Shout it from the rooftops. The trades have revealed that an essentially South African film with a previously unknown, first-time feature director, a cast of complete unknowns, and an R-rating is not only #1 at this week’s highly competitive box office, it significantly over-performed even the highest expectations I mentioned last time. Forget those more optimistic numbers of $25 million+, it has earned an extra-profitable estimated $37 million.
As Nikki Finke points out, the outstanding showing of “District 9” is especially mighty considering that the film’s budget was only an extremely modest by sci-fi action standards $30 million, not including its no doubt pricey viral and not-so-viral marketing campaign. Oh, and it got excellent reviews, too and that’s supposed to be box office poison because movie goers hate writers or something. Weird. I don’t think Peter Jackson’s name in the credits alone can do that alone, though I’m sure it didn’t hurt.
Meanwhile, wither “G.I. Joe: The Rise of Cobra“? Stephen Sommers PG-13 sci-fi actioner with a budget of $170 million, not including its no doubt expensive damage-control oriented marketing campaign, met its expectations with an estimated $22.5 million, dropping 59% — fairly typical for this kind of Hollywood product. It should be noted, however that “Joe” was on 4,007 screens, while “District 9” was at 3,049. In terms of per screen averages, it amounts to a real trouncing with Blomkamp’s film netting a huge $12,135 per screen as compared to the unofficial “Team America” remake’s merely solid $5,615 average. (Okay, I admit it. It’s not right, but I haven’t even seen this movie and I really have it in for it; I was provoked.)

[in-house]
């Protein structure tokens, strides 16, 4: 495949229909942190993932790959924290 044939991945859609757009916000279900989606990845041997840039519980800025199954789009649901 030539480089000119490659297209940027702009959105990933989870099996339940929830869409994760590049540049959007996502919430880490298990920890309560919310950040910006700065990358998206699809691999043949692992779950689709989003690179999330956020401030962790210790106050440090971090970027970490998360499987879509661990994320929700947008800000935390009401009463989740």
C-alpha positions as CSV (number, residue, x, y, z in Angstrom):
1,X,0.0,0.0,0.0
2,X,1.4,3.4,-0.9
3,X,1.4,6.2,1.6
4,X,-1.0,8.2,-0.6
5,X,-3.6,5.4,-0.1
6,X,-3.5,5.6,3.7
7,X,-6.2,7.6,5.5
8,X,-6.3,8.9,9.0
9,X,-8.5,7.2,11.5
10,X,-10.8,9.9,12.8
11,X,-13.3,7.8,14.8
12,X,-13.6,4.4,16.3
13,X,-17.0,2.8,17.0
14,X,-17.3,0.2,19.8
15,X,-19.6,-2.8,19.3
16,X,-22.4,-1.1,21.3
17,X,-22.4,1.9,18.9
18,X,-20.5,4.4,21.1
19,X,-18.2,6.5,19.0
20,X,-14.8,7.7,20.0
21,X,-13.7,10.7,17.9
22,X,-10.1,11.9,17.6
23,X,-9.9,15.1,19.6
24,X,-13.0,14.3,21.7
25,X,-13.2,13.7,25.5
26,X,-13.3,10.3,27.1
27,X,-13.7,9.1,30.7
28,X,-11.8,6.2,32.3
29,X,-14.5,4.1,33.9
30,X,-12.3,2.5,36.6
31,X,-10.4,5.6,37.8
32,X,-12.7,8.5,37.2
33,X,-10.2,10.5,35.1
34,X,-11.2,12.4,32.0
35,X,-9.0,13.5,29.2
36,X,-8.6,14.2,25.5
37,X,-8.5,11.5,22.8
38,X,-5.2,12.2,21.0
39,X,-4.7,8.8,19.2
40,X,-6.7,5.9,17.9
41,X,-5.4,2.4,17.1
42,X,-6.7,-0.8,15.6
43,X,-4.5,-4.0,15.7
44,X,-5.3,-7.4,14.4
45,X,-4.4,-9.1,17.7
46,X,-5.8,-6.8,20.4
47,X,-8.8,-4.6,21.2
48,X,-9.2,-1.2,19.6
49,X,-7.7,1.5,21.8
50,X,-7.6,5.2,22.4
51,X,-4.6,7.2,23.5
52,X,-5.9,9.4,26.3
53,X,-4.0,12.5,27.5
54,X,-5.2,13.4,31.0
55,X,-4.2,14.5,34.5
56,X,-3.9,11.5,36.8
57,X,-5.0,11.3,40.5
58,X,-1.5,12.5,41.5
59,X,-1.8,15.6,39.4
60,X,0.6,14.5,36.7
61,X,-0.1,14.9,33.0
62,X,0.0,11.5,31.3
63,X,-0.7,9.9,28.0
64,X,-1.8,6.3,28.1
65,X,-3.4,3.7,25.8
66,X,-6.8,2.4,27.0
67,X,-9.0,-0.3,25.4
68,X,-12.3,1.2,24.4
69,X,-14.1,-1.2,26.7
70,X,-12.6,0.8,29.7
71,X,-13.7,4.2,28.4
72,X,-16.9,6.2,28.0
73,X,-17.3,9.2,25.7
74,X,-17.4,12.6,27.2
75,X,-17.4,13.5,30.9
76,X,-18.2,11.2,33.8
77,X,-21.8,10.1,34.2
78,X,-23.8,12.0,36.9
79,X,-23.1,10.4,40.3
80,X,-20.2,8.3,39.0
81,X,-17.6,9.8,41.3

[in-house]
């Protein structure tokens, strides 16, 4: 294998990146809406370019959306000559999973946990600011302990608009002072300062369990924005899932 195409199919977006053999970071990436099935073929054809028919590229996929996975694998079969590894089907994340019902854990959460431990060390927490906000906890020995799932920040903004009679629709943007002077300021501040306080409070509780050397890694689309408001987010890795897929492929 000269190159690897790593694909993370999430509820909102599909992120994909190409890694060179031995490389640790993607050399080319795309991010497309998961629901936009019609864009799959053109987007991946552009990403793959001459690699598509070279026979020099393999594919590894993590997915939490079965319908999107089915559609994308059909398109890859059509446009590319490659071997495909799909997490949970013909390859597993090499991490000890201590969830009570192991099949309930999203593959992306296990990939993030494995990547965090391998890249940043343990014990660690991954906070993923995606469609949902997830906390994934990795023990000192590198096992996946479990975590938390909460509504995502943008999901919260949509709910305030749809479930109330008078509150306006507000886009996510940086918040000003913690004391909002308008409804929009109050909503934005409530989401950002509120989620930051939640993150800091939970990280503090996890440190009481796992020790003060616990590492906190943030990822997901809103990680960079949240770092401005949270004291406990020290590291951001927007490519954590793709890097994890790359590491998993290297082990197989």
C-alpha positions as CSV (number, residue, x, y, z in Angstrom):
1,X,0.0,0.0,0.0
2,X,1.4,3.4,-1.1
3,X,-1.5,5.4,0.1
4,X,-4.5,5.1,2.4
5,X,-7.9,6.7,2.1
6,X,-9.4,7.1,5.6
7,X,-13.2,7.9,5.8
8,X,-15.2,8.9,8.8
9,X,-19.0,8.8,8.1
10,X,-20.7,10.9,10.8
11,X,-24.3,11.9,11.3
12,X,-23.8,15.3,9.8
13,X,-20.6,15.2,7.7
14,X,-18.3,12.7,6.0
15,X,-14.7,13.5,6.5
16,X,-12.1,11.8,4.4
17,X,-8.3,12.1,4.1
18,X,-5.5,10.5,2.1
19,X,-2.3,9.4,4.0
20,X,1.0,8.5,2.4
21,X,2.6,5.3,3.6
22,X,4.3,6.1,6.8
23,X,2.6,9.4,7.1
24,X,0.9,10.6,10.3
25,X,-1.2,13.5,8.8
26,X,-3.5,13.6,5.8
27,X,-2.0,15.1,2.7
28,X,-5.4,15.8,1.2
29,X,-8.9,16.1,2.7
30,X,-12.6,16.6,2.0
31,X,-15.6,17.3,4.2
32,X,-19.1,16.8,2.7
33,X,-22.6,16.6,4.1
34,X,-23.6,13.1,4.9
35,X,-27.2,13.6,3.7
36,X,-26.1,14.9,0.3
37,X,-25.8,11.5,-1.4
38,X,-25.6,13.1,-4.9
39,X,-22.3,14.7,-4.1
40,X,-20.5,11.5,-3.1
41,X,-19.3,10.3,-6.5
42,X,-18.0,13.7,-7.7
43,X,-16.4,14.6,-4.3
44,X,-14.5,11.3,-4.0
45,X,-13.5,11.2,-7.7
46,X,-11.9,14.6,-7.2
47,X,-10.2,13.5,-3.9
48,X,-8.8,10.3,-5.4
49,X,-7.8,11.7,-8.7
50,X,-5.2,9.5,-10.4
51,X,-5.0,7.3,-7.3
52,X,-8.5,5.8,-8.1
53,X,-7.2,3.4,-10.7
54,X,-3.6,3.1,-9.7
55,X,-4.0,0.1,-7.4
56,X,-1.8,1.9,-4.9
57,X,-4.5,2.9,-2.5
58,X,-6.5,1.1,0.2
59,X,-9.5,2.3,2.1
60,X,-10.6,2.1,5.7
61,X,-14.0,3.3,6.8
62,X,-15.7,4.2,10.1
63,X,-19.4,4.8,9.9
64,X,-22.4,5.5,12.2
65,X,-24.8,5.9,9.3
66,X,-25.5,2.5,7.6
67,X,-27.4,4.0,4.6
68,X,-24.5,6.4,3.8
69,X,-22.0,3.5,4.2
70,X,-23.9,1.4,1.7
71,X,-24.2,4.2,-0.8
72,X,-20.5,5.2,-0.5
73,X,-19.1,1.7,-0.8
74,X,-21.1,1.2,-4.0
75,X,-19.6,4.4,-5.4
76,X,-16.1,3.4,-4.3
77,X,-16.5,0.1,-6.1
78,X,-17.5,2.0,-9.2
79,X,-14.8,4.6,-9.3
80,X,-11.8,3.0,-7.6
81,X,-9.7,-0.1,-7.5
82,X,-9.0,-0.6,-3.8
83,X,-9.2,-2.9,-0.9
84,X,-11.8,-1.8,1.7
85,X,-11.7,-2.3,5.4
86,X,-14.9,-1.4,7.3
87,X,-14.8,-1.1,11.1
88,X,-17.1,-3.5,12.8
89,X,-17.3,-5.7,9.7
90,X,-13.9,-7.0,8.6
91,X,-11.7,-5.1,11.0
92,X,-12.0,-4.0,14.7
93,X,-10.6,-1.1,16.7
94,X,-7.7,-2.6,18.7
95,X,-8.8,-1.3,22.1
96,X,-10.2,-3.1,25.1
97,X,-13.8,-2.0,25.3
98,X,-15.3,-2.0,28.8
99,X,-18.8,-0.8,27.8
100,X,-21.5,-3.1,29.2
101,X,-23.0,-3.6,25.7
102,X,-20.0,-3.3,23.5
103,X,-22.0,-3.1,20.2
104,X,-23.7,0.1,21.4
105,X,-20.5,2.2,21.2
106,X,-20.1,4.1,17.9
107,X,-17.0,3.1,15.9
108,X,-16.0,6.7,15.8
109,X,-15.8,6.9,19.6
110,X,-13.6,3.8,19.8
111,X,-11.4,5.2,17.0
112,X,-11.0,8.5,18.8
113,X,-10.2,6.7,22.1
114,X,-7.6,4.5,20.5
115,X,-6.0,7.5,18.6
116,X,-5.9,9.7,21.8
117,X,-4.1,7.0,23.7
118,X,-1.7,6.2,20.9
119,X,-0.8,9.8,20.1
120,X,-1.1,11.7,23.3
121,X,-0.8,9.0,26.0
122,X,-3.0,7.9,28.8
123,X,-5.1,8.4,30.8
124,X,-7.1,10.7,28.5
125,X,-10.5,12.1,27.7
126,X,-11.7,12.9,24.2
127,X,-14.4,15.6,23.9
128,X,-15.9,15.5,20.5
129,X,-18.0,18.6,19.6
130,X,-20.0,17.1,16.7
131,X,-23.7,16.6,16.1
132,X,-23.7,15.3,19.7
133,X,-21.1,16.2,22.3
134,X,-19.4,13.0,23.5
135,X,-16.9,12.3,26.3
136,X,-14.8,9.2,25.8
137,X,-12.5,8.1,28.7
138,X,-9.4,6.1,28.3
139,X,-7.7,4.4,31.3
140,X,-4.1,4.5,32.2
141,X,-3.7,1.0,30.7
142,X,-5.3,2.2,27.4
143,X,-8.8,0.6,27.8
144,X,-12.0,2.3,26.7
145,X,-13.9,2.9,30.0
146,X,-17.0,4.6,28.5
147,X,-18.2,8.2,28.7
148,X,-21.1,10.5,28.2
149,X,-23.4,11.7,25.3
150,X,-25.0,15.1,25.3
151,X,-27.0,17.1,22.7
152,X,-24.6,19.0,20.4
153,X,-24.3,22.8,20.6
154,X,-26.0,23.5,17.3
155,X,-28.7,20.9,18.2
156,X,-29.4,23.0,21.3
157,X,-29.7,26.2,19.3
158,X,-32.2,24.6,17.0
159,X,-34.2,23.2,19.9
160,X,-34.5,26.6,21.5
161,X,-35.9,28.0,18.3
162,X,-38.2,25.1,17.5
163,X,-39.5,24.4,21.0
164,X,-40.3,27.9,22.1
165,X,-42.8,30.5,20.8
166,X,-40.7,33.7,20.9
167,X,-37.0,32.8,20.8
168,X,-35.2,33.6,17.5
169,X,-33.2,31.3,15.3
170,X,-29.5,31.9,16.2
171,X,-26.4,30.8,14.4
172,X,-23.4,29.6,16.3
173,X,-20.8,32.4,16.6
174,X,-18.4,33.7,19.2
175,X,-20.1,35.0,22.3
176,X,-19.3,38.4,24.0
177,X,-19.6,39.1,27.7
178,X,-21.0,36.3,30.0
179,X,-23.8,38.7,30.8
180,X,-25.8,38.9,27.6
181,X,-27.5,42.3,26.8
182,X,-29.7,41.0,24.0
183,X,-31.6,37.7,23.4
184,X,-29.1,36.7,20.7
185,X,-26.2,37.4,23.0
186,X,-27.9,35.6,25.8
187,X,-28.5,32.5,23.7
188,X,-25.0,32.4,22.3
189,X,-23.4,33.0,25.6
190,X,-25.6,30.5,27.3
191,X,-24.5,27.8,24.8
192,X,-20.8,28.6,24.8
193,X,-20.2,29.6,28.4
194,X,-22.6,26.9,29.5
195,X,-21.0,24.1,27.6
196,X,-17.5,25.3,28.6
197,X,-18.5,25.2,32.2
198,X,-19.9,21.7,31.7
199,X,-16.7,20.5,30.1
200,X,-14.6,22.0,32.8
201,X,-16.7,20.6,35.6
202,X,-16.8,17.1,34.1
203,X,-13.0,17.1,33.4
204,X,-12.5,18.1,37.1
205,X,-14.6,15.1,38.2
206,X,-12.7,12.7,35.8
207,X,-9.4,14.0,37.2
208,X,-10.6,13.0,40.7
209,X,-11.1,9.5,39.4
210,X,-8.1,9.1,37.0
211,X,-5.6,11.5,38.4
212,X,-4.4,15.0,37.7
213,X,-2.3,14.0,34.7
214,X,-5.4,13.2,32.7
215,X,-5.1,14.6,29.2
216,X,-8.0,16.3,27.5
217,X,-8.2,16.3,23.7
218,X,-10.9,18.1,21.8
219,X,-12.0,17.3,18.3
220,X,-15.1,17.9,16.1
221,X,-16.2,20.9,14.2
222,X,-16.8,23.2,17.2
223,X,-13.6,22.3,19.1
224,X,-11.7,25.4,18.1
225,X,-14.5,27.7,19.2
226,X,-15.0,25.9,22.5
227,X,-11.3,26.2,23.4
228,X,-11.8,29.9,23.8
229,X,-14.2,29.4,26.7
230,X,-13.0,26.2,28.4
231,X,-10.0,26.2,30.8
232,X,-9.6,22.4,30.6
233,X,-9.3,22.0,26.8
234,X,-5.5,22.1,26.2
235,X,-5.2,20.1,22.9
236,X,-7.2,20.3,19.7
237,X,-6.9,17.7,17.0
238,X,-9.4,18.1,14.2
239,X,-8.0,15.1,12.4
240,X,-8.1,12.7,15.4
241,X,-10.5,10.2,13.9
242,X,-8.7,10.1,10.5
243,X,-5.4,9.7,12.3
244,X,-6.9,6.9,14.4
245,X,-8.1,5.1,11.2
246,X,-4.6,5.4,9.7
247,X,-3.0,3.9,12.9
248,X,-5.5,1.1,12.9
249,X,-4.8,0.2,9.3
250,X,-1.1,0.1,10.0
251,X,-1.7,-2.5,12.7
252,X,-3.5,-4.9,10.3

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This is one interesting movie August we’re in. In fact, if you go to a mutliplex this weekend and can’t find anything that interests you, then you probably don’t belong anywhere near a contemporary movie theater. At this point in film history, things just don’t get that much more diverse, and more interesting, than the new films on offer this weekend.
* Anyone with a geek bone in their body has heard and/or seen a fair amount about the movie box office prognosticators expect to end the reign of “G.I. Joe: The Rise of Cobra.” By most accounts a thoughtful yet violent/bloody R-rated science fiction actioner from first-time feature director Neill Blomkamp, “District 9” benefits from a lot of really good buzz, truly outstanding reviews, and a very high-profile variant of a viral campaign; the “humans only” signs have been up at bus-stops in Los Angeles for what seems like years and the film’s association with executive producer Peter Jackson won’t hurt. (Just like the filmgoers who probably still believe that Quentin Tarantino directed “Hostel” and have no clue who Eli Roth is, many casual movie fans will give Jackson the credit/blame on this.)
On the possible downside: there are no stars or recognizable faces and the film’s setting of South Africa might put off some people. We Americans, I fear, can be an obnoxiously xenophobic bunch at times. However, this is a new age we’re in (I think) and certainly this film, about space aliens being oppressed by us literally xenophobic humans, has a much easier to grasp premise than “Serenity,” the last star-free but excitement-heavy, well-reviewed science fiction film to rely on viral marketing, and the virus is far more virulent this time. So, the projections of a take of somewhere in the $20 millions or more for Sony offered both by Variety‘s Pamela McClintock and The Hollywood Reporter‘s ever-jolly Carl DiOrio, who guesses it at at least $25 million, make some sense.